The Ember Days recall an age when the rhythms of human life were still bound to the changing of the seasons. A corruption of the Latin Quatuor Tempora (“Four Times”), the Ember Days were an attempt by the ancient Church to preserve and sanctify the pagans’ observation of equinoxes and solstices. Our predecessors in the faith marked the cycles of Creation with fasting, prayer and acts of charity – giving thanks to “the Lord of the Harvest”, as Jesus called his Father.
The Ember Days are seldom marked by Catholics today, when every fruit and vegetable is available in the supermarket all year round. Harvest festivals can mean little to the New Yorker who buys fresh pineapples in the middle of December to garnish his Christmas ham. What do the changing seasons mean to us, except whether to order our coffee hot or iced?
Yet Bishop David Zubik of Pittsburgh has found a new use for the Ember Days. His diocese was rocked by scandal following the release of a Pennsylvania grand jury report, which accused his predecessor Cardinal Donald Wuerl, now the Archbishop of Washington, of covering up for abusive priests.
So, as part of a “Year of Penance”, Zubik asked “the faithful to join with the clergy” in observing the fasts. “Faced with the sinful actions of the members of our own ranks of the clergy … we feel both shame and sorrow, and are reminded of our own sinfulness and the need for mercy,” he wrote.
Few latter-day agrarians raised their voice to defend the traditional meaning of the Ember Days. (They were celebrations, after all – not penances.) However, some of the laity have balked at the idea that they should be doing penance at all.
Fasting, according to St Thomas Aquinas, has three purposes: to rein in carnal desires, to elucidate contemplation and to “satisfy for sins”. It’s the third purpose that, in this context, has struck some people as offensive. Certain bishops and priests are responsible for this scandal, they argue. The notion that we – the laity – should be asked to suffer for their sins seems unjust.
Indeed, some bishops have carefully chosen their words so as to place blame squarely on the clergy. Archbishop José Gómez of Los Angeles, for instance, called this “a time for prayer and penance and purification for those of us who are bishops and priests”. He only asked that lay people lend their “assistance and expertise” to the effort to reform the institution itself, and to pray. “Keep praying for our Holy Father and for our Church,” Gómez said. “And please pray even harder for those who have been hurt.”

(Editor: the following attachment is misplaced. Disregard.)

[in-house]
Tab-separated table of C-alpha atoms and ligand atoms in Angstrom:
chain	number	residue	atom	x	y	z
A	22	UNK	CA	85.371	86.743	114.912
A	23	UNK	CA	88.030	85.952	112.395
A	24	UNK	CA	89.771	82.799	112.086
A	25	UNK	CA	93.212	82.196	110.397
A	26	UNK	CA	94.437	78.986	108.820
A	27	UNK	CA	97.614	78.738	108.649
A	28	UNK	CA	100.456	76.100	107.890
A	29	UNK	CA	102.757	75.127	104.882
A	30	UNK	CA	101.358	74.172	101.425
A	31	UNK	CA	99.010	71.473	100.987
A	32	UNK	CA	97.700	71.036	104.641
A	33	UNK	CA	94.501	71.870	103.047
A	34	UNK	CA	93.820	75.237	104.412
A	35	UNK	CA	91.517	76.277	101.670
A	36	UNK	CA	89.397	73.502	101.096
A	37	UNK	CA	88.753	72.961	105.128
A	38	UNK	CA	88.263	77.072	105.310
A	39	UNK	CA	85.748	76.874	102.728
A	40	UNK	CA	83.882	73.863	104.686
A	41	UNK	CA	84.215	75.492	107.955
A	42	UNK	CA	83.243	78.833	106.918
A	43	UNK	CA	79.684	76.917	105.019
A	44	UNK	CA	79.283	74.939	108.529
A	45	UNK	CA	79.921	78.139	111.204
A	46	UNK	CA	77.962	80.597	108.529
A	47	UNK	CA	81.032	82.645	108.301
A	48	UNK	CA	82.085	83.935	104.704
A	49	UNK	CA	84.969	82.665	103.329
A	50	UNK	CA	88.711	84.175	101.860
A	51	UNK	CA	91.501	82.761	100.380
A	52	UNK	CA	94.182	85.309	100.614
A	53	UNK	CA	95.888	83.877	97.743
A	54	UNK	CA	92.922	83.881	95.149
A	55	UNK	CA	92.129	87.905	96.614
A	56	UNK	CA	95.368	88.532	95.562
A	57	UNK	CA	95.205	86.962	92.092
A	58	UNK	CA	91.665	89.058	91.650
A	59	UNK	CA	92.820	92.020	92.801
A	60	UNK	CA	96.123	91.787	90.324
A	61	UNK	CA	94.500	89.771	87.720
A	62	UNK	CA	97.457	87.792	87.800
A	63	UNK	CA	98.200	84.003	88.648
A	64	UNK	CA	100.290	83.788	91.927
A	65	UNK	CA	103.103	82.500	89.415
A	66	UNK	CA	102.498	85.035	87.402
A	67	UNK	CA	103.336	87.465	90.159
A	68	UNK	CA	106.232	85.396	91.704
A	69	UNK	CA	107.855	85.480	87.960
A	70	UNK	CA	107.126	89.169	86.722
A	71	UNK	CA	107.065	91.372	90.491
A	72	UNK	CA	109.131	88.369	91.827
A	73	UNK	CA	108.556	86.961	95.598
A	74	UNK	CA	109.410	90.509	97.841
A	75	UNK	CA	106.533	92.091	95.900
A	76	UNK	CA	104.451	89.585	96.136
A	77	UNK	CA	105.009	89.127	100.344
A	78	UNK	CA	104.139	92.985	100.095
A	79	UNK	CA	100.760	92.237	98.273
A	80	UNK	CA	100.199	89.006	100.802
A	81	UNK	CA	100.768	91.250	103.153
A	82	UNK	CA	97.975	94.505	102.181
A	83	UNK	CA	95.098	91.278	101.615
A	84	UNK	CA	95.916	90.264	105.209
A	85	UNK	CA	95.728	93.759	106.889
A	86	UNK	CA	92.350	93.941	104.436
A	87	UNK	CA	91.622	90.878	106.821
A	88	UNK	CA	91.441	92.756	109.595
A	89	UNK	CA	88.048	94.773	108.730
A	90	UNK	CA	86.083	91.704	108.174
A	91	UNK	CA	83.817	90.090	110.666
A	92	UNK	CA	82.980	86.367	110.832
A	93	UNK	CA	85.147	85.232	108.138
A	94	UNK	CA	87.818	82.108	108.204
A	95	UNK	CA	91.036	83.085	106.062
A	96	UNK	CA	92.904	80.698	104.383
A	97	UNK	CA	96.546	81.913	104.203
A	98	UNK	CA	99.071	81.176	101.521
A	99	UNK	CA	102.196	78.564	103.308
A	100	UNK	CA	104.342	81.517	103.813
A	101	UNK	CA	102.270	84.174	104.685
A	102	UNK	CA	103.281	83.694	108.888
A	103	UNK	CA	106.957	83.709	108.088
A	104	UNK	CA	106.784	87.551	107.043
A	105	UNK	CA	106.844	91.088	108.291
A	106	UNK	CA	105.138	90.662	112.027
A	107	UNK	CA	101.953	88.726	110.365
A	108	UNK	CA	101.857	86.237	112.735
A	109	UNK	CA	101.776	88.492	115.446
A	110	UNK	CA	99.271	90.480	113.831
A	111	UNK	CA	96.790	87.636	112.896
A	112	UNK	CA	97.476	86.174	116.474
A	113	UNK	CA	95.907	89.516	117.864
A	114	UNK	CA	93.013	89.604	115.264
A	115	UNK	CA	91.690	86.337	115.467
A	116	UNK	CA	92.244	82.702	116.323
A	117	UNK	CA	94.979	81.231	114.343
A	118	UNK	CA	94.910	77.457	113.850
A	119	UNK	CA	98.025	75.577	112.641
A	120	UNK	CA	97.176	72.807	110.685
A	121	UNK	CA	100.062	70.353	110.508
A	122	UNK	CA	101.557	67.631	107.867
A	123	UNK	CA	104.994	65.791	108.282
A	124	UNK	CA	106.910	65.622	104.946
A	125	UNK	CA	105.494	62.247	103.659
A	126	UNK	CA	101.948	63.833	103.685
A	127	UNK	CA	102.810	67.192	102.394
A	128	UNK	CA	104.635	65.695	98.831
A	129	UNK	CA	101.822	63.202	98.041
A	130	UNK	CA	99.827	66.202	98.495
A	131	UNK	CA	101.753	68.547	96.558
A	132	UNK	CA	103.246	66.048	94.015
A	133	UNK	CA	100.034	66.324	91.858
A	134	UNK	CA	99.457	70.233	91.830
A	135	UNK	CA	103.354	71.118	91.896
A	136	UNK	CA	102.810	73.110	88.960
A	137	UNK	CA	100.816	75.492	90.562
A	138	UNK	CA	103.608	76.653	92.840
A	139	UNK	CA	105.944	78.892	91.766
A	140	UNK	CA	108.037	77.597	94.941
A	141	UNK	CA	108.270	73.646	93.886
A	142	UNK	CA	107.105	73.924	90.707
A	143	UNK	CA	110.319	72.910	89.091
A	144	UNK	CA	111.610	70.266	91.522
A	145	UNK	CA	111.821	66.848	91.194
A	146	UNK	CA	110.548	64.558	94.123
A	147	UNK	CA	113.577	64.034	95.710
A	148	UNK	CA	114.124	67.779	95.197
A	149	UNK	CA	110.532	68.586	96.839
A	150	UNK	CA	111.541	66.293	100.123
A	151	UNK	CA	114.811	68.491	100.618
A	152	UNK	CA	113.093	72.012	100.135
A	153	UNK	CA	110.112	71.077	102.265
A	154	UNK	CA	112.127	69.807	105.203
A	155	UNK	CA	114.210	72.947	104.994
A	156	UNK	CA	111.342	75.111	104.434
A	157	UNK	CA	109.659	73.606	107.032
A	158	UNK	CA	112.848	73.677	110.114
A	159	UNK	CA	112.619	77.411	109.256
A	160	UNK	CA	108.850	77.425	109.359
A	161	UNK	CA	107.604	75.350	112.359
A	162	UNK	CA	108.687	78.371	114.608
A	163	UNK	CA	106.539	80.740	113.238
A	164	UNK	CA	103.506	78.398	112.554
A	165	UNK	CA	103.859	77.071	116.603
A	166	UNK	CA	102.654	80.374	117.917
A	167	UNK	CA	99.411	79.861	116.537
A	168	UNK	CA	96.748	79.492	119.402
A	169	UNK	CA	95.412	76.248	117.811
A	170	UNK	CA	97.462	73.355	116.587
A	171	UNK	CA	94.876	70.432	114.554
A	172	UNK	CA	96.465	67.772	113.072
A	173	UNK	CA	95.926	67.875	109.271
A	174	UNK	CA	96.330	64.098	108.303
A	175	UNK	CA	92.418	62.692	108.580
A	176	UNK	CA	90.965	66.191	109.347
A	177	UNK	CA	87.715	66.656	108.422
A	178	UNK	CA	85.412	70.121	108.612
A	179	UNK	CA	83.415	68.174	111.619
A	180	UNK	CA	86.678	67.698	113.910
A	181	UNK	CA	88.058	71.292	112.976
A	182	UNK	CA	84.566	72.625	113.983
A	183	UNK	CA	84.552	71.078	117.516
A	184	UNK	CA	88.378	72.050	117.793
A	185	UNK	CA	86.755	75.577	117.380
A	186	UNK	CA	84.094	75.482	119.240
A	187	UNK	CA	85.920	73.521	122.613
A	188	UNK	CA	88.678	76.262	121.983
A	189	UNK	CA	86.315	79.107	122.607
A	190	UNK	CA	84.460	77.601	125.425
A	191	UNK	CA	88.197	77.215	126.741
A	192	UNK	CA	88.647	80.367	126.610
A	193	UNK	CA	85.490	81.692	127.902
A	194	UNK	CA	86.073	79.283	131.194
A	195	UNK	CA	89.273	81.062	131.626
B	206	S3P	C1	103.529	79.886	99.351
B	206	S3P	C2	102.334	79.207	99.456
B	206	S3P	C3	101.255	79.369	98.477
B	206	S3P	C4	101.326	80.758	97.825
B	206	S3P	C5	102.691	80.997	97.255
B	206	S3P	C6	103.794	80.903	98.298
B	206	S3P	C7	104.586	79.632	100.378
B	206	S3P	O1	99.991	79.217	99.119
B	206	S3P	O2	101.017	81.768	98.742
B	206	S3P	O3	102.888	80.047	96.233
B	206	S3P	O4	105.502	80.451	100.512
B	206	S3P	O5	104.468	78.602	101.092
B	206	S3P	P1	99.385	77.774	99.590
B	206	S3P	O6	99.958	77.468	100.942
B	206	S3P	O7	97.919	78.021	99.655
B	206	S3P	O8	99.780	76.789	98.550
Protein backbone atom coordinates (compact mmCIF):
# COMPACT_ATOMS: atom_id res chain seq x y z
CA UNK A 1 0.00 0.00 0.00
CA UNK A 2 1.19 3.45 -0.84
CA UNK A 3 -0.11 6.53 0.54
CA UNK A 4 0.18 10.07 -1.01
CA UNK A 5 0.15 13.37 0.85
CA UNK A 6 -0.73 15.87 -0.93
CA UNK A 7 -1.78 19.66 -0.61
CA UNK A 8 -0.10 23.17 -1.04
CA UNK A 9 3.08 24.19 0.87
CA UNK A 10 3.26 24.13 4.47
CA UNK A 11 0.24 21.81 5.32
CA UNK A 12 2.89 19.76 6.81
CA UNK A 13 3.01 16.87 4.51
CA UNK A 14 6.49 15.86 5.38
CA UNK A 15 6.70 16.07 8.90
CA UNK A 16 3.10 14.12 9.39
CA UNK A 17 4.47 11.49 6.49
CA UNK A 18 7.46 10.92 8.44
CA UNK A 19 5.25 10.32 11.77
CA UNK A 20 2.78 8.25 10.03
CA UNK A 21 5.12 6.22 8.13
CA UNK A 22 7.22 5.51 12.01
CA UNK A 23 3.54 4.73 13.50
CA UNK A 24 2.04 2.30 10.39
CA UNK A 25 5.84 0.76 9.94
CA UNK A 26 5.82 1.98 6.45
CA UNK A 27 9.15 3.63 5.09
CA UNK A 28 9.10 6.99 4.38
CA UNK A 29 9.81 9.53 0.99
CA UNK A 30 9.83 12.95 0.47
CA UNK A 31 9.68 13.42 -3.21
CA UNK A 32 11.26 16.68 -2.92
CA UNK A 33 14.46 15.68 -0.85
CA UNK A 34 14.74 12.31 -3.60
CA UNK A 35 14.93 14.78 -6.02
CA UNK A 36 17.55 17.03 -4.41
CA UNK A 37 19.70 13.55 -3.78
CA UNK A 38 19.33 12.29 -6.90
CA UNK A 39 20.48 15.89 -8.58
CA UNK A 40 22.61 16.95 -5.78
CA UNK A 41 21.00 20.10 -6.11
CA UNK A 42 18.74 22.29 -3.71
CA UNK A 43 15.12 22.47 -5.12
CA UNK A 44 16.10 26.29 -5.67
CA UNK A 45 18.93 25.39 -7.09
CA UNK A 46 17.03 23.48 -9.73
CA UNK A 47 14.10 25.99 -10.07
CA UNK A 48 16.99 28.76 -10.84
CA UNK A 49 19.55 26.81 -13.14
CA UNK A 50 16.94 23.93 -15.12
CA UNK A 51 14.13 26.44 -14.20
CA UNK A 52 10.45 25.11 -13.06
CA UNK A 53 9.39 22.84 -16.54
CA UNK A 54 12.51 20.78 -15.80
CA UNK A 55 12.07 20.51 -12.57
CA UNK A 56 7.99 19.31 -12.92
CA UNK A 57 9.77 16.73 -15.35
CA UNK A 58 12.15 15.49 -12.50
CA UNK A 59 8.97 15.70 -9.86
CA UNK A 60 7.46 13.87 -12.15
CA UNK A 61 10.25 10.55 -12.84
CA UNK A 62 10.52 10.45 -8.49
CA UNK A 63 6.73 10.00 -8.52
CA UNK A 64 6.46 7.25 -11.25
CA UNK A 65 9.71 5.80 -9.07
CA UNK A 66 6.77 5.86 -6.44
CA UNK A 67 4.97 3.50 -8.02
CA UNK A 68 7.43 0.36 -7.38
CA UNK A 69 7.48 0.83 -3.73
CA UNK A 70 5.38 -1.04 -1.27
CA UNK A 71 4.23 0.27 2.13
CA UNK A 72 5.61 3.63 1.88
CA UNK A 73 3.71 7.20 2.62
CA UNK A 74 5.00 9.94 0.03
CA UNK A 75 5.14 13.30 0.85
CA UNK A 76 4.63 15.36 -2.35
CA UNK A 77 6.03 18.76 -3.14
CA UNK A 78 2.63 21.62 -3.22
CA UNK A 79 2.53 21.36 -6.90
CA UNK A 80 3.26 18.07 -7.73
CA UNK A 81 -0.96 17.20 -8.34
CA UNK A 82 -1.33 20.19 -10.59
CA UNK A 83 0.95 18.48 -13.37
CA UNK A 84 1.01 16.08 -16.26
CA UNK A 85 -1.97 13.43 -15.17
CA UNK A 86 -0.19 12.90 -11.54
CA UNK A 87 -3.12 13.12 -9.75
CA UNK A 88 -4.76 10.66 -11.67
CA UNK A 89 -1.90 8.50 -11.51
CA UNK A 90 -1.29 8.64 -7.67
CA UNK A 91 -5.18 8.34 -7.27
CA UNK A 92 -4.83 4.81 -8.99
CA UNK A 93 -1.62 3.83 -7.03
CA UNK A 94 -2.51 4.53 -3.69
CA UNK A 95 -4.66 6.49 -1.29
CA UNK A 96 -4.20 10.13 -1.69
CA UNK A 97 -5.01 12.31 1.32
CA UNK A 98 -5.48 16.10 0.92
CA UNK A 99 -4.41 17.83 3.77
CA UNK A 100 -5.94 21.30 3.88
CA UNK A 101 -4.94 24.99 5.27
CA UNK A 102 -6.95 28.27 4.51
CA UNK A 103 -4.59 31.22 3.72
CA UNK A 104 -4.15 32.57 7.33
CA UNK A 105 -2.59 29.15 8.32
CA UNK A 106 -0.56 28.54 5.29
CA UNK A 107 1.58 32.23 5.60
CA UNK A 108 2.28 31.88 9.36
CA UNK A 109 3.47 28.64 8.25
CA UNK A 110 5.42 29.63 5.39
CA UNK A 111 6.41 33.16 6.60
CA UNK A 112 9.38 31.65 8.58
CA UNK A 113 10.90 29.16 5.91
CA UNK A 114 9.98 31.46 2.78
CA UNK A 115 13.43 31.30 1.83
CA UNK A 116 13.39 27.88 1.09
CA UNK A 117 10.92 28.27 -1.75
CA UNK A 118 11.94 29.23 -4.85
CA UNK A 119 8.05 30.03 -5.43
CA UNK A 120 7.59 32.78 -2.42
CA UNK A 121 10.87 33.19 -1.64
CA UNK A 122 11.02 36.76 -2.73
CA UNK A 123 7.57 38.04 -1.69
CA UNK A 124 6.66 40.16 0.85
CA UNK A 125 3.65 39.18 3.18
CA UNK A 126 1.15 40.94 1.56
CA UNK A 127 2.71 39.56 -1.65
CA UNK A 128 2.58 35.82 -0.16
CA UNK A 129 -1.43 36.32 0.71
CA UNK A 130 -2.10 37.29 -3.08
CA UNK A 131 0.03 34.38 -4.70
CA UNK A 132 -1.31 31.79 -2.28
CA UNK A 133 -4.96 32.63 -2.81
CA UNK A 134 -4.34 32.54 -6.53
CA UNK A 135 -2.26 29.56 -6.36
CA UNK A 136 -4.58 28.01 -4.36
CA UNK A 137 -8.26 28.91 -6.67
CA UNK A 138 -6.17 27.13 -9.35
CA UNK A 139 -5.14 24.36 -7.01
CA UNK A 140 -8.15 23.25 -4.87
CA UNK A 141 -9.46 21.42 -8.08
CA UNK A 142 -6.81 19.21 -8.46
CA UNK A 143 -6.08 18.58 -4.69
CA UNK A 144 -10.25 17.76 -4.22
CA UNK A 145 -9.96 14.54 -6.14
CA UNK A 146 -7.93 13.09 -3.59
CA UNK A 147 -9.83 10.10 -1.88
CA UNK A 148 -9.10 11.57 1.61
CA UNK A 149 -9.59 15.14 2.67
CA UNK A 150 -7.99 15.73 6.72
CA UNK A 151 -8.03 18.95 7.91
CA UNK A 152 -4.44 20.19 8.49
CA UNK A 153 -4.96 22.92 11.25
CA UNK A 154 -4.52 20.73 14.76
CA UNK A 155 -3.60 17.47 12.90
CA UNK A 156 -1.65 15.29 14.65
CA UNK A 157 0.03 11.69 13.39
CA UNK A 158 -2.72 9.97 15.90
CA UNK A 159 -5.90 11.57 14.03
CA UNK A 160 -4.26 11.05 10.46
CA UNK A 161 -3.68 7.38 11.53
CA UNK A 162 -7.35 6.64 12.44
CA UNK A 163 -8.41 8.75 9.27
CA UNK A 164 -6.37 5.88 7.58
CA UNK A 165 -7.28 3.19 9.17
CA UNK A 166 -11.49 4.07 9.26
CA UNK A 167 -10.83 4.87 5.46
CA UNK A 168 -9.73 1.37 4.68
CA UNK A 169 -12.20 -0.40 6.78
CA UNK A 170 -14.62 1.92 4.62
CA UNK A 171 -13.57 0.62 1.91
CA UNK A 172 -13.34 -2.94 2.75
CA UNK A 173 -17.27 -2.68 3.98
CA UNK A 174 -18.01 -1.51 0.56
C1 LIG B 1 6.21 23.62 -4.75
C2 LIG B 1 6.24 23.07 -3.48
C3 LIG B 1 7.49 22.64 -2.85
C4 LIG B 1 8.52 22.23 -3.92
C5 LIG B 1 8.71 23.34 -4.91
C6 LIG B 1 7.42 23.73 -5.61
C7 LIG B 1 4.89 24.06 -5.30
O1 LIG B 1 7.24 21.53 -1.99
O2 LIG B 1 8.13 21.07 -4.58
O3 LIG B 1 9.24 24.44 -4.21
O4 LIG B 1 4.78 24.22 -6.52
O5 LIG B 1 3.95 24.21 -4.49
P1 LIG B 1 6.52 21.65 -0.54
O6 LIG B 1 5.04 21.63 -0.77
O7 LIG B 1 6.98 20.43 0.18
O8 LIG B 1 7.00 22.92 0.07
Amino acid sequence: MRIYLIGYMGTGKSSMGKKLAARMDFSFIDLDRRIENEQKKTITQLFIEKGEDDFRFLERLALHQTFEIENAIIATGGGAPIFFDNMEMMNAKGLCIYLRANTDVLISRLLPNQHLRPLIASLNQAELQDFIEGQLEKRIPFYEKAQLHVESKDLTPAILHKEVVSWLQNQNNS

Bishop Thomas Tobin of Providence, Rhode Island, also focused on his own need to make reparations, undertaking a 24-hour fast “in penance for my own faults and failures as a Christian, priest and bishop, as well as for the sins and failures of all priests and bishops related to the sexual abuse of minors”.
Other bishops have combined the two approaches: asking the laity to join them in fasting while being careful not to diffuse the blame for their brothers’ misdeeds and their own failure to stop them. It’s possible, after all, for penitents to “satisfy for sins” committed by others, with the aim of seeking justice for victims and healing for the Church. Bishops may enlist the faithful to join them in a kind of spiritual crusade against institutional corruption.
Bishop Robert Morlino of Madison, Wisconsin, has attempted to do just that. In a letter carried by the diocesan newspaper, Morlino joined Zubik in asking the faithful to observe Ember Days – though not necessarily as a penance for their own wrongdoing. He acknowledged that “these atrocities were facilitated by the failure of bishops and the institutional Church to make amends in justice”. The sins committed by priests against their victims, he wrote, “cry out to God for mercy”.
The laity and other innocents can help facilitate that mercy, Morlino said. “When we offend God, we make amends by going to Confession and doing penance,” the letter continued, and “we also can ask God fervently for mercy on others who may offend God.” The Ember Days, then, are an opportunity for the lay faithful to “ask God for forgiveness and to pray that his justice lights the way for the Church from henceforth”.
Indeed, as Alexi Sargeant noted in The American Interest, lay people are taking their own initiative in seeking out penances to perform on behalf of the Church. There is a Facebook group dedicated to observing “St Michael’s Lent”, which spans the 40 days from the feast of the Assumption to the feast of the Archangels.
Begun by St Francis of Assisi, St Michael’s Lent is seen as an opportunity for all Catholics to share in his penitential spirituality. Others have begun to fast on Fridays, or simply abstain from meat – a practice that’s been widely neglected in the US for decades.
So this is an effort by lay Catholics to strengthen her leaders spiritually, so they may undertake the necessary institutional reforms. When done in a spirit of charity, it can bring solace and aid to the victims of abuse. This is what lay penitents mean to achieve when they undertake their fasts and prayers. One hopes it’s what the bishops mean as well.